Learning to use technology

Technology plays a huge part in our everyday lives making it vital that children are taught the skills needed to be able to navigate this safely and effectively. Computing is a wide ranging subject that includes teaching children how to use electronic devices to access information and to communicate, and how to program devices to carry out tasks.

How we cover the Computing curriculum year by year


At HJS, we believe that a high-quality computing education equips pupils to use computational thinking and creativity to understand and influence the world around them. Through our curriculum, we aim to ensure children become digitally literate. Consequently, they should be able to use, and express themselves and develop their ideas through, information and communication technology at a level suitable for their education and as active participants in a digital world.


The National Curriculum states that at KS2 children should:

  • understand and apply the fundamental principles and concepts of computer science, including abstraction, logic, algorithms and data representation
  • analyse problems in computational terms, and have repeated practical experience of writing computer programs in order to solve such problems
  • evaluate and apply information technology, including new or unfamiliar technologies, analytically to solve problems
  • be responsible, competent, confident and creative users of information and communication technology.

At Henleaze we strive to provide opportunity to:

  • Develop the knowledge, skills and concepts outlined in the National Curriculum document for computing.
  • Access, use and develop skills on a wide range of technology in order to increase confidence and develop transferable skills.
  • Engage in discussion about how technology can be used responsibly and safely, being mindful of the consequences of misusing such equipment.
  • Develop skills as computational thinkers, allowing children to approach challenges with resilience and problem solving skills.
  • Engage in computing skills for a range of purposes and through a variety of channels.

Planning and delivery

Our computing curriculum is split into 2 main strands: Information Technology and Computer Science.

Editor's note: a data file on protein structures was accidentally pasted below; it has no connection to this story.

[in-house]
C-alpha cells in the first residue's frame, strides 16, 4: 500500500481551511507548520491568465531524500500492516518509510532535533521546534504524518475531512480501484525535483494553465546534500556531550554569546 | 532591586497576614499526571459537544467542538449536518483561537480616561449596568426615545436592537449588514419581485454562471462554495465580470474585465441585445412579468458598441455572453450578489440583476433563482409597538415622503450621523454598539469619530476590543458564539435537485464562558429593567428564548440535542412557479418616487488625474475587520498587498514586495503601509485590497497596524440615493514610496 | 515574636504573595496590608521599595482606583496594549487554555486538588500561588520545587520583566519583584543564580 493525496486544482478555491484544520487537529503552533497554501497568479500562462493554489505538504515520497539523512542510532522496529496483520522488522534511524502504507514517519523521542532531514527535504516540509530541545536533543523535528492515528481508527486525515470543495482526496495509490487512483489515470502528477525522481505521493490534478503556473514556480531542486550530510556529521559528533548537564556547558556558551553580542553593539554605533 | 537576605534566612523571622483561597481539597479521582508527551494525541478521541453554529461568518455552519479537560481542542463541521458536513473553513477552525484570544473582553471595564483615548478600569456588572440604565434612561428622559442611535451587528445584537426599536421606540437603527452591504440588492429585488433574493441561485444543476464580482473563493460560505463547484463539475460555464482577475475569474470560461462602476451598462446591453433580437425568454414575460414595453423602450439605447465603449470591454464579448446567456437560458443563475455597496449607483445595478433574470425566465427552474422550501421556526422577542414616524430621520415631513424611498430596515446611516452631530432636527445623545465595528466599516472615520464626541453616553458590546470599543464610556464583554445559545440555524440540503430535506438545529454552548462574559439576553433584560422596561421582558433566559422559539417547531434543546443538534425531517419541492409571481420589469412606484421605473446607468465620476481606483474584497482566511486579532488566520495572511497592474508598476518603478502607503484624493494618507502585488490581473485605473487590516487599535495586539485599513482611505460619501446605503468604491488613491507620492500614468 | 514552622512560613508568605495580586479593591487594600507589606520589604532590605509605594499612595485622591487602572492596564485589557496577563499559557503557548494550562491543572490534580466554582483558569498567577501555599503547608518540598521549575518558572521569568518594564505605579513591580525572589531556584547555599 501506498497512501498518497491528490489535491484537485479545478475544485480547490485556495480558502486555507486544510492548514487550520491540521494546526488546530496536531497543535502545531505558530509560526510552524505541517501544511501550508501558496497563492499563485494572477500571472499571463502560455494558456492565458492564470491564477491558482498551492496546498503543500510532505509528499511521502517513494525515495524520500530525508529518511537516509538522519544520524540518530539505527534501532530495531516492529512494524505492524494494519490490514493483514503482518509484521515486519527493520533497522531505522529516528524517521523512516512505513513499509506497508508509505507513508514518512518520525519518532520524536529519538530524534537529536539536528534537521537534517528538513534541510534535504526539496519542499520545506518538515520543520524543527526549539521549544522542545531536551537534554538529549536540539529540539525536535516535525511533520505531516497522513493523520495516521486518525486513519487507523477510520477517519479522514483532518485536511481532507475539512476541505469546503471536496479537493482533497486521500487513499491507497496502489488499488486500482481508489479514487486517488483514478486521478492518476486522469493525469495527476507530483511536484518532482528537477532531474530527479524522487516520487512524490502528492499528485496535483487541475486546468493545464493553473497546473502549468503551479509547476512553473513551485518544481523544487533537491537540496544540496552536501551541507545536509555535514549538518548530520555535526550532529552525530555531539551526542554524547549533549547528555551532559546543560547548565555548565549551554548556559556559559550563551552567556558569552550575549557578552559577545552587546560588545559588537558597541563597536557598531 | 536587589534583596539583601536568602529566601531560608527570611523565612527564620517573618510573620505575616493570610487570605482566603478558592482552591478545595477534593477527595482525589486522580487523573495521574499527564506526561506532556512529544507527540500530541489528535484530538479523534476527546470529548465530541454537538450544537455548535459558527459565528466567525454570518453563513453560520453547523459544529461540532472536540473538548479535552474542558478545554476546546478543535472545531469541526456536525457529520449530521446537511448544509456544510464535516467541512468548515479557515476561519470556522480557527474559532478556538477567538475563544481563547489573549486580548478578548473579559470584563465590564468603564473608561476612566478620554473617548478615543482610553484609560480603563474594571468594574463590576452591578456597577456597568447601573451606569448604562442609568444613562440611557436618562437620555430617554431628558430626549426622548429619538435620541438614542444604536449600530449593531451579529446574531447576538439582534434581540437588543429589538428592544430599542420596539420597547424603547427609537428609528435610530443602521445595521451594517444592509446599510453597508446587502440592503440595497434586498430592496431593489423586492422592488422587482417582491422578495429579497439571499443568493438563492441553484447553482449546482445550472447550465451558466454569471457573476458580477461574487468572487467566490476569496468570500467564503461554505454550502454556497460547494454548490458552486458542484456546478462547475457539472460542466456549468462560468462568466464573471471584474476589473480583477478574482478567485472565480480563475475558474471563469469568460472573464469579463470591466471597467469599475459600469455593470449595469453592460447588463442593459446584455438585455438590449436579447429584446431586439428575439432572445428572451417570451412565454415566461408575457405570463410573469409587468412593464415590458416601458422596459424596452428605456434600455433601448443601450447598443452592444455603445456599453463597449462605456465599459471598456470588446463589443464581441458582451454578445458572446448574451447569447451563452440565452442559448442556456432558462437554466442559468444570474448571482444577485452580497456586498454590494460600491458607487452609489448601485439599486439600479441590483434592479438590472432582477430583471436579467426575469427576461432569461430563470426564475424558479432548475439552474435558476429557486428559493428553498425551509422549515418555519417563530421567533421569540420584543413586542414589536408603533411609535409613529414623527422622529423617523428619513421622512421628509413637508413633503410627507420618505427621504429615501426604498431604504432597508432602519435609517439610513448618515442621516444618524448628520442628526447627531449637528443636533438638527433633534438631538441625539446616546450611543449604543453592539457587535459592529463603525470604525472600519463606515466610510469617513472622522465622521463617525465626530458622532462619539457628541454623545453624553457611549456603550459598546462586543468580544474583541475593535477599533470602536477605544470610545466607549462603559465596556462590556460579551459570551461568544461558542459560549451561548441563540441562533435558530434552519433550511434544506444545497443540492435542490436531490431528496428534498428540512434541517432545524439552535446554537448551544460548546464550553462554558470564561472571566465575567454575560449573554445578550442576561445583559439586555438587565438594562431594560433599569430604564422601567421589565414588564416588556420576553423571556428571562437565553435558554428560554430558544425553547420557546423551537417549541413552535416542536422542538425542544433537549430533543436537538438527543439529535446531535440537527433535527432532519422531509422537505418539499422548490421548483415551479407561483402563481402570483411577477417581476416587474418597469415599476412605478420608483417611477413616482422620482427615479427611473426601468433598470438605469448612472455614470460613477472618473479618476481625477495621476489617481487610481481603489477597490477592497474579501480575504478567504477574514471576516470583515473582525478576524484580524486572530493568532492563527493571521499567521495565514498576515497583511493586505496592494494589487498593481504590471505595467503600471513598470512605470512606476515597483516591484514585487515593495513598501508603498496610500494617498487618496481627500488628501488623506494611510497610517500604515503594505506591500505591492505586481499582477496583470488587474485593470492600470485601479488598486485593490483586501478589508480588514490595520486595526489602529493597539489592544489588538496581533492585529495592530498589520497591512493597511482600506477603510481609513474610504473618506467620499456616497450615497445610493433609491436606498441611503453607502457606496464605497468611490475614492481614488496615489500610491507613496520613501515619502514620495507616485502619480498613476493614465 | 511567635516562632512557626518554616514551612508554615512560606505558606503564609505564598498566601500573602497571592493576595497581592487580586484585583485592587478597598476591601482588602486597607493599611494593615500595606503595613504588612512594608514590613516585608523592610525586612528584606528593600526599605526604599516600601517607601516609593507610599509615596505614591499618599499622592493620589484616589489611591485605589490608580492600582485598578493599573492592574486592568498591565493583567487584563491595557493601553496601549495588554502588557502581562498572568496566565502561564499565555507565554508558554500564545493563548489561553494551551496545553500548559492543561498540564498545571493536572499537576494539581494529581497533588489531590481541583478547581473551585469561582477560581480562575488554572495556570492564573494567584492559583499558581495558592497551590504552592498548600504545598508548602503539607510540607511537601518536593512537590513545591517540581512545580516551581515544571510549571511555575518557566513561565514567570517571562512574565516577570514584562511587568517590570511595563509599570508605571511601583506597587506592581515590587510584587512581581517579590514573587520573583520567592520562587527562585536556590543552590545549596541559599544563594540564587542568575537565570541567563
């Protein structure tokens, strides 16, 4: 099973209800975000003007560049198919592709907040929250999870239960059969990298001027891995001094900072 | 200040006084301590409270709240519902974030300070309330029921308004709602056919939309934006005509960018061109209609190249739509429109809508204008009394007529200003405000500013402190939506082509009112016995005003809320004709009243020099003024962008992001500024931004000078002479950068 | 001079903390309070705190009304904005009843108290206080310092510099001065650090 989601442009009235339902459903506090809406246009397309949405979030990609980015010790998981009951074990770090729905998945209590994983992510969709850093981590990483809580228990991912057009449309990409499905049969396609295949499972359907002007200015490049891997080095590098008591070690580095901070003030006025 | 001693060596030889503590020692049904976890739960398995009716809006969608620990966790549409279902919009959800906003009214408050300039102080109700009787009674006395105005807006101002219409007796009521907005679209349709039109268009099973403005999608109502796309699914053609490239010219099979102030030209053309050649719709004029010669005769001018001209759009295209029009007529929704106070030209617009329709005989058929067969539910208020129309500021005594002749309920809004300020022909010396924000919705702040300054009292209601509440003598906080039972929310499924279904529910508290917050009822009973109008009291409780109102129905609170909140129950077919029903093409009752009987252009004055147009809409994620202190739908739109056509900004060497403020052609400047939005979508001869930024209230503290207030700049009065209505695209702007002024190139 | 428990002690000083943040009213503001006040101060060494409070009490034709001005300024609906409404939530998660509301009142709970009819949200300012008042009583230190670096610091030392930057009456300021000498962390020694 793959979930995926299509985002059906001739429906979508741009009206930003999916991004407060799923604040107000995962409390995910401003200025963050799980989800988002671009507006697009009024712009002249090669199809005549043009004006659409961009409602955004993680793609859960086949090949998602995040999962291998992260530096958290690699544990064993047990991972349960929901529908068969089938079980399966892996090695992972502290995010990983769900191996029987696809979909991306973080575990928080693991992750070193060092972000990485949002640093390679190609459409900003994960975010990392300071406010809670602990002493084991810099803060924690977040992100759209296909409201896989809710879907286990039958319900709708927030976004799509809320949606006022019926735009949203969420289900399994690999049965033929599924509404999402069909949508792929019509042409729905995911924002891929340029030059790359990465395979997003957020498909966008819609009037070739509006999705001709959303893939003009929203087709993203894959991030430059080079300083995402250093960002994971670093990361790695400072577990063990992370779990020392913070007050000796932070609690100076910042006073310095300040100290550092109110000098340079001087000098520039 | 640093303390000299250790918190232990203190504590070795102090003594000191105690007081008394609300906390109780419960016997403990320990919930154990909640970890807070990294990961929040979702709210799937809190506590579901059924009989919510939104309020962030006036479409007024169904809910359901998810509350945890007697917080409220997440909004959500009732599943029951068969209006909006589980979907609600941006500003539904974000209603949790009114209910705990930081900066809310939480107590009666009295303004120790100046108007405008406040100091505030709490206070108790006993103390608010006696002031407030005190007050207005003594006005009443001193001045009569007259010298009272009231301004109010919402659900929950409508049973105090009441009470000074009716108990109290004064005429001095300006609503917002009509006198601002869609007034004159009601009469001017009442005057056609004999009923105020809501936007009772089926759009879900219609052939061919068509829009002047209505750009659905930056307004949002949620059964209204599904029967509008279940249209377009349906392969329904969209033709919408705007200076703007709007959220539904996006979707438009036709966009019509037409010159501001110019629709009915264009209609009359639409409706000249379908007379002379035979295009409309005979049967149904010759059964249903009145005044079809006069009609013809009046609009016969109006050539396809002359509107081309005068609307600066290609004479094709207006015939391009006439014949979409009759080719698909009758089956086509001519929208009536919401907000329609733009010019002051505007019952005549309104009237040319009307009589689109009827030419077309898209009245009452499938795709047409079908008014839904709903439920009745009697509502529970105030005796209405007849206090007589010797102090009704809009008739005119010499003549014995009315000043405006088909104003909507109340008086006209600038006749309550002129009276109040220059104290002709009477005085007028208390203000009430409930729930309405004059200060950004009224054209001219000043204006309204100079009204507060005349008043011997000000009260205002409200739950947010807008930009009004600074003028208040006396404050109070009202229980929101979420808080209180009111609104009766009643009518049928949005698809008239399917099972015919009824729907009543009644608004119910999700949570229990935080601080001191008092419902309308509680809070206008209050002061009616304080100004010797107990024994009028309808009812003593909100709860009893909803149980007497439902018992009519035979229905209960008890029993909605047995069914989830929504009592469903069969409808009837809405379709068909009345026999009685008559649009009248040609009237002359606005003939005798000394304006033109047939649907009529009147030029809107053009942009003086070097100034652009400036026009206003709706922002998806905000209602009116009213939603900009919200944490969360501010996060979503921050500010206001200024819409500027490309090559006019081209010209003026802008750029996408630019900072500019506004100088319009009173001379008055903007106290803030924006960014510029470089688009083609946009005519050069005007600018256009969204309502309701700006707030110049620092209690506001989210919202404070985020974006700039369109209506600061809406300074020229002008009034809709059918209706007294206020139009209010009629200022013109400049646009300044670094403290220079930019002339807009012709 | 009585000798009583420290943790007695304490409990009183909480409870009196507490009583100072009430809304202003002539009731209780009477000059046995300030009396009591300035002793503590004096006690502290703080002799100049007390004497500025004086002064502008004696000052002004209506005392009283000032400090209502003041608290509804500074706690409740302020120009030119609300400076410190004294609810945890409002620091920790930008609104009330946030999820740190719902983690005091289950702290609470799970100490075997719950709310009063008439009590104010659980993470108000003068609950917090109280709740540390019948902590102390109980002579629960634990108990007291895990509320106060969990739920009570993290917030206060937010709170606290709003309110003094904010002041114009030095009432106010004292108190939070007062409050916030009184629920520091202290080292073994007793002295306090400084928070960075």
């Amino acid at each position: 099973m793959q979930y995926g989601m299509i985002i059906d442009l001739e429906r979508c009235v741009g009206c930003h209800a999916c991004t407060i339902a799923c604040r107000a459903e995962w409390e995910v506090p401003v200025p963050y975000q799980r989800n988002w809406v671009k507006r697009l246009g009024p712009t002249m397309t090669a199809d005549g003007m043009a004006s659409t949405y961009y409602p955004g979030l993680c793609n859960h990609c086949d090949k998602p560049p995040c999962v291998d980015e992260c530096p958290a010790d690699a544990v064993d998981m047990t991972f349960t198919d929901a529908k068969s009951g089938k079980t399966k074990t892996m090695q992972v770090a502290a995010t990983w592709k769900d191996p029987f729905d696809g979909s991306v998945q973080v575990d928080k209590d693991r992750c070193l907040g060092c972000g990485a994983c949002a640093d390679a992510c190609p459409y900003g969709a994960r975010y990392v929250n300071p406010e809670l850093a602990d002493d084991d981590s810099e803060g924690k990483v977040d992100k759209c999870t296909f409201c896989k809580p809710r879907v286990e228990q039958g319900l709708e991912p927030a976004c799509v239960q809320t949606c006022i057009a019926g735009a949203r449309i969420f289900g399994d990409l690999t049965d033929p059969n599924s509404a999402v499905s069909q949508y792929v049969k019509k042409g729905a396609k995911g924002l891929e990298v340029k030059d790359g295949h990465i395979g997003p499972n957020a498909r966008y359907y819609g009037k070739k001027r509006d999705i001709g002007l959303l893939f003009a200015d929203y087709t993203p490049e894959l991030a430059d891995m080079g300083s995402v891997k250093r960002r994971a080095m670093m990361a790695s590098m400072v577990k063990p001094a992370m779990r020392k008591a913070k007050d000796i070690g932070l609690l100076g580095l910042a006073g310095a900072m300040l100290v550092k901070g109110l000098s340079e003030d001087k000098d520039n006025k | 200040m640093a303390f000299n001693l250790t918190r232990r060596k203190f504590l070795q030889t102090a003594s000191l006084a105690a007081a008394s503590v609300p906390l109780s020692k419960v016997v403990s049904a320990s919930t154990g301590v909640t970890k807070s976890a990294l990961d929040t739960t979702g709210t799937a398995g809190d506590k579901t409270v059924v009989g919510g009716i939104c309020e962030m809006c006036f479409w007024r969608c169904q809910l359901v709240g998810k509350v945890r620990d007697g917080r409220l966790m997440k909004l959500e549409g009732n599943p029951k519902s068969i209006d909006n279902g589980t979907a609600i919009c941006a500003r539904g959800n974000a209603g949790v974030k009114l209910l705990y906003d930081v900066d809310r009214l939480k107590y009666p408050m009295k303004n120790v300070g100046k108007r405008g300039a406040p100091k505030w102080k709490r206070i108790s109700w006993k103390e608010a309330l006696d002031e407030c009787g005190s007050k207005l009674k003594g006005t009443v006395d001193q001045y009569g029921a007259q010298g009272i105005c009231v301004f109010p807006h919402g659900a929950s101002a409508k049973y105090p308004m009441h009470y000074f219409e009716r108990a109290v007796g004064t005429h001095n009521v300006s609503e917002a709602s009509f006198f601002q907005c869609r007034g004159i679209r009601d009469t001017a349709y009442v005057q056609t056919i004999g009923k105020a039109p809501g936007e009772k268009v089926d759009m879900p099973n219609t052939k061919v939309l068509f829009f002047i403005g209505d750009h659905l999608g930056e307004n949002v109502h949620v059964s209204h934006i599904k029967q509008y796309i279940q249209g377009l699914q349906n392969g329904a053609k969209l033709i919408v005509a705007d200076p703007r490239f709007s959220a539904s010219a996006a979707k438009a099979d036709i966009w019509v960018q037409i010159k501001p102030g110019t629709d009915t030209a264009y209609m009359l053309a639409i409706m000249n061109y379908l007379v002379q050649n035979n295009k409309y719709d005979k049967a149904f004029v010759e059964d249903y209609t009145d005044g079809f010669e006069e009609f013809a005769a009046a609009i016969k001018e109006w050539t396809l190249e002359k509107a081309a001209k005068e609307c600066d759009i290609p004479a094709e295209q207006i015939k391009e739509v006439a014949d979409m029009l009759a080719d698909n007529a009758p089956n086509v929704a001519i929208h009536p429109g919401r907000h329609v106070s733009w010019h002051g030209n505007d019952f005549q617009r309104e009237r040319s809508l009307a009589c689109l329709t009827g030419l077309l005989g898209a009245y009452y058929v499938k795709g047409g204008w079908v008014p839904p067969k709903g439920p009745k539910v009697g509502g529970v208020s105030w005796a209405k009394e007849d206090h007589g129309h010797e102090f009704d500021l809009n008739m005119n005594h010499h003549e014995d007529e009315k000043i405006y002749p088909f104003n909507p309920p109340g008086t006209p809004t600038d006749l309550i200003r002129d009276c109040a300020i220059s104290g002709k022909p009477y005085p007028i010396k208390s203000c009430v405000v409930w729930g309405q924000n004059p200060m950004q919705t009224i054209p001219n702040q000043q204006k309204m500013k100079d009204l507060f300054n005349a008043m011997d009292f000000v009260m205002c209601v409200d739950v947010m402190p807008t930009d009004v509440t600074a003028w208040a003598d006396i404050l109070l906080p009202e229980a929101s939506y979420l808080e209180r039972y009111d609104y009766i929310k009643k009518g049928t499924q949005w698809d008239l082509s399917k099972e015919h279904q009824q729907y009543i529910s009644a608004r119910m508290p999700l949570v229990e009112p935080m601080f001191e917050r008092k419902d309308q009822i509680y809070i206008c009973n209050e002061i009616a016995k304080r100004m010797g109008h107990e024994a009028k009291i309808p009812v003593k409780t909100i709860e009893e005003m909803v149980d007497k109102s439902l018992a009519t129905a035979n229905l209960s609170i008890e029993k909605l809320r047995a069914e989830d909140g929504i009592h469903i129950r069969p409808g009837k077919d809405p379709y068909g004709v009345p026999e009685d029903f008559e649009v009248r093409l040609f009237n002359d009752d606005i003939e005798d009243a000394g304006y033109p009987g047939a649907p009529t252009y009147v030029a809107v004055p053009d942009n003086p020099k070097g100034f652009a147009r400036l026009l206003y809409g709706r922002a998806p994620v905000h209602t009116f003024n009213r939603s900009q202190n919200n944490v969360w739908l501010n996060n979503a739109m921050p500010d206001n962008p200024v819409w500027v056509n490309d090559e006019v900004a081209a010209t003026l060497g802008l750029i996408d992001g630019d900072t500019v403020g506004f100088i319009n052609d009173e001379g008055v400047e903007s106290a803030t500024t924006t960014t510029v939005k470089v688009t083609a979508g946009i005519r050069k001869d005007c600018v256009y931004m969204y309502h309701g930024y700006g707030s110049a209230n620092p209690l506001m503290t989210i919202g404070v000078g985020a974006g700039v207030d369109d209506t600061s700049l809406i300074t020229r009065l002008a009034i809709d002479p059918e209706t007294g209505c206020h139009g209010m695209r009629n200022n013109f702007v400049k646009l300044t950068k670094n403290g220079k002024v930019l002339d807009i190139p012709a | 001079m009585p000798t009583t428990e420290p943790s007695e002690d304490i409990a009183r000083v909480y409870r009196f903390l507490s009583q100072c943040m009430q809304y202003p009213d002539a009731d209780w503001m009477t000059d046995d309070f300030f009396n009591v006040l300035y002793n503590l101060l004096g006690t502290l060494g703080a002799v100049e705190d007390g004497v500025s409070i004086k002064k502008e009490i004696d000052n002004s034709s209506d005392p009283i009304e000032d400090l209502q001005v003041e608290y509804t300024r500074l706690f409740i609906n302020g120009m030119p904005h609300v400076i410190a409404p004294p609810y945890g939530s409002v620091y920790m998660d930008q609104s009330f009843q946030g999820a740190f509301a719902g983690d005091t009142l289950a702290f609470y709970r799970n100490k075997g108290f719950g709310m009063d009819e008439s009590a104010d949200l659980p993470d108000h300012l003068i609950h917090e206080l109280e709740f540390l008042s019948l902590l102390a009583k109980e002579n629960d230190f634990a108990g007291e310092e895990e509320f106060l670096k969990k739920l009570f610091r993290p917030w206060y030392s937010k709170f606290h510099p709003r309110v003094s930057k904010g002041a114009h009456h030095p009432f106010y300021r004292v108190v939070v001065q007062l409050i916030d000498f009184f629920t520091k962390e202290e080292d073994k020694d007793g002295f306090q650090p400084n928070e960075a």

Our Information Technology curriculum is structured around resources and schemes of work from National Centre for Computing Education (NCCE), an organisation funded by the Department for Education. This allows us to develop understanding, knowledge and skills around a subject and then implement this learning in an engaging and creative way.

Computer Science is all about understanding algorithms to facilitate programming. We use the online platform Espresso. This allows consistency and progression in skills and understanding from Year 3 to Year 6 and enables children to effectively and often independently utilise such knowledge in designing and creating programs such as games.

Cross-curricular links

Across the school, computing often links closely with our English curriculum. Computing can be an invaluable tool in the presentation and communication of a huge range of information.

Links are also made with the maths and science curriculum as children can be tasked with presenting numerical data in the most effective way, including spreadsheets and tables.

Equal opportunities and inclusion

All pupils share the same statutory entitlement to a broad, balanced and differentiated curriculum regardless of their ability, gender and cultural background. We plan our computing lessons to facilitate the learning of all pupils as individuals with differing needs, backgrounds, experiences and expectations.

Children with SEND may be provided with adult support, an expectation of differentiated outcomes and, where needed, differentiated worksheets and varied appropriate equipment.

We also take advantage of assistive technology to enable children with specific difficulties to fully engage with the curriculum and to express themselves. Some children are provided with devices to use as their default platform for submitting work. Others use software to help them learn English or to translate work submitted in their first language.